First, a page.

Monday, October 21, 2002

Bad pitching steals Giants' momentum

The Associated Press

        ANAHEIM, Calif. — They hit ball after ball out of the park. They scored more runs than they had in any other game this October. But that big offensive display wasn't enough for the San Francisco Giants to overcome their own poor pitching.

        Four homers — including another monstrous shot by Barry Bonds — were wasted in the Giants' 11-10 loss to the Anaheim Angels in Game 2 of the World Series on Sunday night.

        “We did everything we could to win that game,” third baseman David Bell said. “We played well. We just didn't win it.”

        Instead of returning to Pacific Bell Park with a 2-0 Series lead and momentum from a memorable comeback, the Giants will have to recover from a tough loss.

        “It won't be hard to regroup,” first baseman J.T. Snow said. “We've been doing that all year.”

        The offense wasn't a problem.

        Bell, Reggie Sanders and Jeff Kent also homered for the Giants, who have gone deep seven times in the first two games.

        But despite the impressive display of longball, San Francisco and Anaheim are tied after two games.

        “You always want to split on the road,” Giants manager Dusty Baker said. “It would have been nice to go home 2-0, but the mindset we take is we're going home. We have three games at home. We play very well at home.”

        The Giants looked like they were out of it after Russ Ortiz was hammered in a five-run first inning. It was most runs scored in the opening inning of a Series game in 23 years — when Baltimore did it against Pittsburgh.

        “That can happen,” Ortiz said. “You can have a bad start or a bad at-bat one day. It just happens.”

        Instead of being content with a split after a 4-3 win in the opener, the Giants rallied right away.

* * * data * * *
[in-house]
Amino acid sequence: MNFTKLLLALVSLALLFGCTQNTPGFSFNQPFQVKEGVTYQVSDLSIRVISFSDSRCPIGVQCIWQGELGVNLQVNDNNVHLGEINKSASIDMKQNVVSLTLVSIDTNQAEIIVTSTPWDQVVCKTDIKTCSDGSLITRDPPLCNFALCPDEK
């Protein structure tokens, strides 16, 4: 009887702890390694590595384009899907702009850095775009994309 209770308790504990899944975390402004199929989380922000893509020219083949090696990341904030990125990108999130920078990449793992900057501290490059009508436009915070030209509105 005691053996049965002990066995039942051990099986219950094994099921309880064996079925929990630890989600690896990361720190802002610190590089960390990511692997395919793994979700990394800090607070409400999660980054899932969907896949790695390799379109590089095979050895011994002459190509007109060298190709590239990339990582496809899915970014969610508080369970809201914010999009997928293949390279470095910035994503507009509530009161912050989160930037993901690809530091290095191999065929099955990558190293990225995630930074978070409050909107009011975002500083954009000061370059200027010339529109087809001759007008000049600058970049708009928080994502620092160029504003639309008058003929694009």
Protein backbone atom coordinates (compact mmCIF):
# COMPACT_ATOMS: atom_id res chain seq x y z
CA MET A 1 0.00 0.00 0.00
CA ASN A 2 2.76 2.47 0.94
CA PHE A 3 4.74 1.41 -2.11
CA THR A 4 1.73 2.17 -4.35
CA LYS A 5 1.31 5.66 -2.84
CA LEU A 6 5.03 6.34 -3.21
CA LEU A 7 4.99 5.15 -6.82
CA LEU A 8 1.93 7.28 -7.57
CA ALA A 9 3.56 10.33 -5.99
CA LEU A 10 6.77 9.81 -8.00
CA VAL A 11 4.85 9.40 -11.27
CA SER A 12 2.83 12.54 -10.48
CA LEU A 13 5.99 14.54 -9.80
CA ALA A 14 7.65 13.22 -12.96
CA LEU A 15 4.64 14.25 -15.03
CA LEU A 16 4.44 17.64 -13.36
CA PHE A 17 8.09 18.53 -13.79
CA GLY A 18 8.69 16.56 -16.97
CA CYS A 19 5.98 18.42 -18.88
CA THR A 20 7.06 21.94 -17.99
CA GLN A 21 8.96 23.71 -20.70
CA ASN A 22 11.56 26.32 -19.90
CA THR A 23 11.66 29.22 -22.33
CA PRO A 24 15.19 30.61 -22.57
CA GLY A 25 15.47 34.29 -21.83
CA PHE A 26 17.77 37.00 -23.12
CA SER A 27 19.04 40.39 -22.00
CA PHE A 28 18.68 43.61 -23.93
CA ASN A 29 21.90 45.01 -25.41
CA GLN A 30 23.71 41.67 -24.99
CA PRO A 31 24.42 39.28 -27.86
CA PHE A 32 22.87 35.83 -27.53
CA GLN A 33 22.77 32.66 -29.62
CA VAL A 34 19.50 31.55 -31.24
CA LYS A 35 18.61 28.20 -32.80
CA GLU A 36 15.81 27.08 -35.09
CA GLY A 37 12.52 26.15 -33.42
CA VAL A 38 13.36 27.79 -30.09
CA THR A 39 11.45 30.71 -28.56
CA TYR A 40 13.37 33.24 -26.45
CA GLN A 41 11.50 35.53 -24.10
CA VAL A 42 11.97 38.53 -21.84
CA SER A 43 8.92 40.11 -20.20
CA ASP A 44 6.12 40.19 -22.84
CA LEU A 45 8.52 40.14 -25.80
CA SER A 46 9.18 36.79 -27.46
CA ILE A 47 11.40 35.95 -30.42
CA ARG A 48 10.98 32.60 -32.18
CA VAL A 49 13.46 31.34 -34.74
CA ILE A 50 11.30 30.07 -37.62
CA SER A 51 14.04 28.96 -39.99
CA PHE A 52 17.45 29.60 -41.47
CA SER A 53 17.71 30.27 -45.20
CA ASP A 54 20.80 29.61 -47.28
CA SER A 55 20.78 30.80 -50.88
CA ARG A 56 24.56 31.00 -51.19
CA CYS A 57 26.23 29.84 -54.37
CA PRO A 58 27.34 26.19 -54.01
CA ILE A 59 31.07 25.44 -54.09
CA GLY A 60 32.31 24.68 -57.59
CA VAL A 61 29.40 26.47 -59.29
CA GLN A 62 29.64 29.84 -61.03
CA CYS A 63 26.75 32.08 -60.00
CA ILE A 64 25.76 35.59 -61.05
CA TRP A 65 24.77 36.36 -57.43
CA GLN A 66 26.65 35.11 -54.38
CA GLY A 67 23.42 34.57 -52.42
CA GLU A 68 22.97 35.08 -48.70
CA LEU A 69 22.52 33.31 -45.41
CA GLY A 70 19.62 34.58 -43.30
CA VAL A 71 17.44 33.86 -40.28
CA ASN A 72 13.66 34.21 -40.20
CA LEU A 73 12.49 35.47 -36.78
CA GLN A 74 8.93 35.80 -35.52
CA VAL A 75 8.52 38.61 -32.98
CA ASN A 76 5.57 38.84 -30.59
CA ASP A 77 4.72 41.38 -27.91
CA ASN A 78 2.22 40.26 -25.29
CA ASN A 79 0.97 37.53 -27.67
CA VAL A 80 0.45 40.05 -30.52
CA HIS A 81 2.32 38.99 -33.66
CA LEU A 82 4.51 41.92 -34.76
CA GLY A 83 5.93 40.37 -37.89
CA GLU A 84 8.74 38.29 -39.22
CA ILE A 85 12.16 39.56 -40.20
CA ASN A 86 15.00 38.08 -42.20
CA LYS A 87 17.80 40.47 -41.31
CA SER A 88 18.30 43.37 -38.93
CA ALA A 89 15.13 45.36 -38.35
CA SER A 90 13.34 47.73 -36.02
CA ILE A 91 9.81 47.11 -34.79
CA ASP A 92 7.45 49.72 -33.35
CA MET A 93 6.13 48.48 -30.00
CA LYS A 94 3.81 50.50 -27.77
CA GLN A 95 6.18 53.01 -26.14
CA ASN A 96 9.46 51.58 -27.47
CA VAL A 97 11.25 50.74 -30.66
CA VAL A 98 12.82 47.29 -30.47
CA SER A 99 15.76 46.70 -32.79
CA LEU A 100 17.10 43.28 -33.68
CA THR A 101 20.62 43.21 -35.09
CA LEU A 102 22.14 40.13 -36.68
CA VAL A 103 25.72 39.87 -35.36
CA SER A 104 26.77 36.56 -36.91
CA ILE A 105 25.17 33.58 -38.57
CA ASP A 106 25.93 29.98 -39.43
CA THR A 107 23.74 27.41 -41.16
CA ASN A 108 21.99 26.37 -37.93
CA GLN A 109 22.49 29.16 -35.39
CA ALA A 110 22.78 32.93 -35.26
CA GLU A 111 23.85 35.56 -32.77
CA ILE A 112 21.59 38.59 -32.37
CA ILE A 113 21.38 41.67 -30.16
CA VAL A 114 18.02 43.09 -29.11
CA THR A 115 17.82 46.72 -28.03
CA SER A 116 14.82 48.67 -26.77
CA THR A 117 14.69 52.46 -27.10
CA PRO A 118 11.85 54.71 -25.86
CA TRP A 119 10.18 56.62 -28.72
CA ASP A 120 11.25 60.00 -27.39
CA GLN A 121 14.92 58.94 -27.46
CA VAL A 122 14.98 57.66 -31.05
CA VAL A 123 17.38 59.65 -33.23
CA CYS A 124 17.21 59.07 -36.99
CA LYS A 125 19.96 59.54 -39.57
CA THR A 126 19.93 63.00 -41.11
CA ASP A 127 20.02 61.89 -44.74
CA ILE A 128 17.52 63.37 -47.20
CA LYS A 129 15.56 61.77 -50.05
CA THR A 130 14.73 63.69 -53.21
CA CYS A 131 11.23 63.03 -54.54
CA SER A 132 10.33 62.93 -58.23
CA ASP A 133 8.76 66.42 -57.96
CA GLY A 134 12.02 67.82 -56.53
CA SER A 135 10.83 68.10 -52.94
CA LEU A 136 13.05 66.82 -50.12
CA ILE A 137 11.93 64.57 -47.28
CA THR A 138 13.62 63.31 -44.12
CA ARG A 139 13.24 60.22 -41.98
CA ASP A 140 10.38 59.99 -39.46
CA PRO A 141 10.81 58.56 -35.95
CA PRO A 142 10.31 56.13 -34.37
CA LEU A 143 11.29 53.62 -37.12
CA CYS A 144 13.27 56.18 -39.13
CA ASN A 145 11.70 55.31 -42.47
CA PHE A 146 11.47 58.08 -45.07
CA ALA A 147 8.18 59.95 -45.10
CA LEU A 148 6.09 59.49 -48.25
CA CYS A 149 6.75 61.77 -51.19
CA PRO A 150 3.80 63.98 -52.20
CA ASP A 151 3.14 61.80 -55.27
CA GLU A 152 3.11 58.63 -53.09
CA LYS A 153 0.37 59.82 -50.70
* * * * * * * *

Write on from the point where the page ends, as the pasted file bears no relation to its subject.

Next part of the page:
Bonds started it with the first of his three walks to lead off the second. He went to third on Snow's single and Sanders followed with his second homer in as many games.

        When Bell followed with a homer — just the 13th time players have gone back-to-back in World Series history — the Giants were right back in the game and dancing in their dugout.

        “It was a well-played game,” Sanders said. “When we drove in runs, they drove in runs. It was back and forth, back and forth. They just happened to come out on top.”

        San Francisco wasn't discouraged by Tim Salmon's two-run homer in the bottom half. The Giants got a run back quickly in the third when Kent led off with his first homer of the postseason.

        When San Francisco put together a four-run fifth to take a 9-7 lead it looked like the Giants were in control.

        Rich Aurilia started the rally with a double and Bonds was intentionally walked with one out.

        Benito Santiago then singled off Ben Weber to load the bases. Snow's two-run single tied it and gave the former Angel four RBIs in the first two games.

        With runners on first and third and two outs, Bell hit a grounder up the middle. Second baseman Adam Kennedy made a diving stop and flipped to shortstop David Eckstein for the force.

        Snow, running hard on the play, slid in and was ruled safe by umpire Mike Winters. Eckstein threw his arms up in disgust and briefly argued to no avail. Santiago scored the go-ahead run on the play.

        Shawon Dunston added an RBI single to make it 9-7.

        By the time the Giants got another hit, Salmon had already out the Angels on top 11-9.

        Bonds' 485-foot homer with two outs in the ninth off Troy Percival made it a one-run game. But it wasn't enough on this night.

        “He has nothing to lose in that situation,” Bonds said. “He still leads by one run and he has one out to get.”


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